The global asset manager considers company misuse of water a systemic risk and prioritises it as an engagement theme.
A framework that puts a cost on company impacts on water resources has been “extremely helpful” in informing engagement on water risk, according to Piers Hugh Smith, Head of Stewardship, Global at Franklin Templeton.
The framework, which estimates the cost of addressing water-related externalities in value chains, has been developed by US-based investor network Ceres in partnership with water risk consultant Bluerisk, S&P Global Sustainable1, and DWS Group.
Ceres has said it will continue conversations with its partners to build on the work and further develop a cost-benefit analysis that resonates with company leadership.
Speaking on a Ceres webinar about the framework, Smith said that it had been very useful in helping Franklin Templeton manage water risk, which it considers a systemic risk.
Corporations are the world’s largest water users, according to the Nature Conservancy with nearly two-thirds of all water consumption going into producing ingredients for corporate supply chains.
“The role of systems to investors is fundamentally financially material. In a traditional portfolio, around 75-95% of the return comes from market risk, which we can traditionally proxy with beta,” said Smith. “So, the health of the system is totally linked to investor financial materiality, and there’s a feedback loop between the financial system and the system in which all of our investee companies operate.”
More granular engagement
Smith said costs (negative impact) and contributions (positive impact) of a company to a system’s health had been “exceptionally difficult to qualify, despite its importance in the investment decision-making process”. He said having a framework with a quantitative assessment, which works on a social return on investment (SROI) model, allowed it to understand the overall system-level impact that a company was making and which companies to prioritise for engagement based on this.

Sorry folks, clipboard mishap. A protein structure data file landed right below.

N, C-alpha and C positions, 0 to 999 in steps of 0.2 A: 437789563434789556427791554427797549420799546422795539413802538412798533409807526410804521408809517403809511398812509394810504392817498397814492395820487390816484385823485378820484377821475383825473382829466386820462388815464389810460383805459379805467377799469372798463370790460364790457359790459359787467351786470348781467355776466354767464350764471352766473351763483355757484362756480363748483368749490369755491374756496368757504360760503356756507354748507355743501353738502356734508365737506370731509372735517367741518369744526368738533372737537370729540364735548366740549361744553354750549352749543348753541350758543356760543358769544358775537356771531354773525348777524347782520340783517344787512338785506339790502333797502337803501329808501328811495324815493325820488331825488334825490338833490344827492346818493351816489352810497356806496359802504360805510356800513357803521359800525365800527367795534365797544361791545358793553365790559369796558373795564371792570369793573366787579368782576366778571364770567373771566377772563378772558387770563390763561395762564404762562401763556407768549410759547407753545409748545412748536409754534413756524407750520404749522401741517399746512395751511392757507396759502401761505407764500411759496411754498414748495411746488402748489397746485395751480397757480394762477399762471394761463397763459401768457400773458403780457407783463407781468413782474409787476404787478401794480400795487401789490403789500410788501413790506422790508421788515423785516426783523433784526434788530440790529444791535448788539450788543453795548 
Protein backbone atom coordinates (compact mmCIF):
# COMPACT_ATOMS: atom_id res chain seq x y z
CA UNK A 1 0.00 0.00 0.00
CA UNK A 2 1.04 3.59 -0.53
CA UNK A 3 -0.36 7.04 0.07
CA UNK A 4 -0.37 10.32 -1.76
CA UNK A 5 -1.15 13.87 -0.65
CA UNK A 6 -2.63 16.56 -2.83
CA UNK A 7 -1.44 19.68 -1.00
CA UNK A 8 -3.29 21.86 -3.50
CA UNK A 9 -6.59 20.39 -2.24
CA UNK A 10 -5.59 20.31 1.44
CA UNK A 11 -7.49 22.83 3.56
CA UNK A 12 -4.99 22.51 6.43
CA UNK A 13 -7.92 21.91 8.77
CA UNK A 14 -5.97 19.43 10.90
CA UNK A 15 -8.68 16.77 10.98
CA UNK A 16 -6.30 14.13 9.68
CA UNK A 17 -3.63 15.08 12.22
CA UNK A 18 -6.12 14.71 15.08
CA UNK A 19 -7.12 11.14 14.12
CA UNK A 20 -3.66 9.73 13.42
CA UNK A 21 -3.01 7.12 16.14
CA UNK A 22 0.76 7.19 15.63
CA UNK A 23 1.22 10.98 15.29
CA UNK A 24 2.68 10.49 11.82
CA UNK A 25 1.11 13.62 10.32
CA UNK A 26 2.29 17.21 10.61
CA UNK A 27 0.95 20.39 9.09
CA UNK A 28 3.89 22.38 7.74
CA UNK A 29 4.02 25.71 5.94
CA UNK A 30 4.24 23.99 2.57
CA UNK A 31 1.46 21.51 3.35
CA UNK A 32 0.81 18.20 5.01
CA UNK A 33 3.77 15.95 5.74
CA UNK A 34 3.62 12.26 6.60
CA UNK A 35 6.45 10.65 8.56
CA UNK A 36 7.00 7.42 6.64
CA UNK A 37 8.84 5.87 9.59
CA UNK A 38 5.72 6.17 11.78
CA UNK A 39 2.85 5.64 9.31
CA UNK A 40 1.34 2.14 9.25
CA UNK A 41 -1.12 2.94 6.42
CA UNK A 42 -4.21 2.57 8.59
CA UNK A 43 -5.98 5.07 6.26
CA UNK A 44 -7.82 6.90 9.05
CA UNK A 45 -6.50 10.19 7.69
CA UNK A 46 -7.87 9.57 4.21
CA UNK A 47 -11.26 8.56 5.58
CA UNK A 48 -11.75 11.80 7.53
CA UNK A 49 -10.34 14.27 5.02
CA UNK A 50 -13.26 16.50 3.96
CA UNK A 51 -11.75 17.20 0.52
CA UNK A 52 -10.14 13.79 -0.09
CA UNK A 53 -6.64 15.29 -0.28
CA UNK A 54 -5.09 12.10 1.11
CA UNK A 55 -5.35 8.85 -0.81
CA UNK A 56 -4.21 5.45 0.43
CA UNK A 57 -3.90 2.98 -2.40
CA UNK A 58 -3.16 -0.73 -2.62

He added that the framework allowed Franklin Templeton to have “more clearly informed engagement” on systemic contributions and costs with companies through being able to move away from quite high-level, theoretical assessments or requests, to being able to quickly identify specific business lines and specific actions corporates can take, hence making engagements more granular and effective.
“All of our engagements are aiming to be as collaborative as possible with companies,” he said. “And the more information that we can add will make our ask more appropriate, better considered and more likely to get the company to negotiate. That’s going to create a better outcome both for the issuer and for us as investors across very diverse portfolios.”
Smith added that alongside talk about externalised costs of companies, there was insufficient recognition of externalised benefits. “There are companies that are creating significant benefits on a lot of these capital stocks, and that’s something that we feel as investors should be better reflected as well.”
Overall, he said the framework allowed Franklin Templeton to build a much more informed strategy with companies from the outset. “We may only get three-to-six hours with a company board or company management a year to discuss these issues. So, we can’t spend hours working through these issues from first principles with the company.”
Smith said it was also particularly useful as it fit very well into its existing notion of fiduciary duty and its existing role as an investor pricing risk and allocating capital for repeatable returns, by quantifying system-level costs and being able to express them in a way that’s material to the individual issuer.
Water risk is high on Ceres’ agenda, with it launching the Valuing Water Finance Initiative in 2022, as a global investor-led effort to engage companies with a high-water footprint to value and act on water as a financial risk and drive the necessary large-scale change to better protect water systems.
Last year, the investor network published a report noting that threats such as groundwater depletion, metals contamination, plastic pollution, diversion and transfer of water, and eutrophication were being caused by the activities of firms across multiple industries.
A recent report from financial services firm Moody’s Investor Service said that water shortages have the potential to “disrupt economic activity and cause social turmoil”, with rising water stress and inadequate water management able to “heighten exposure to social risk”.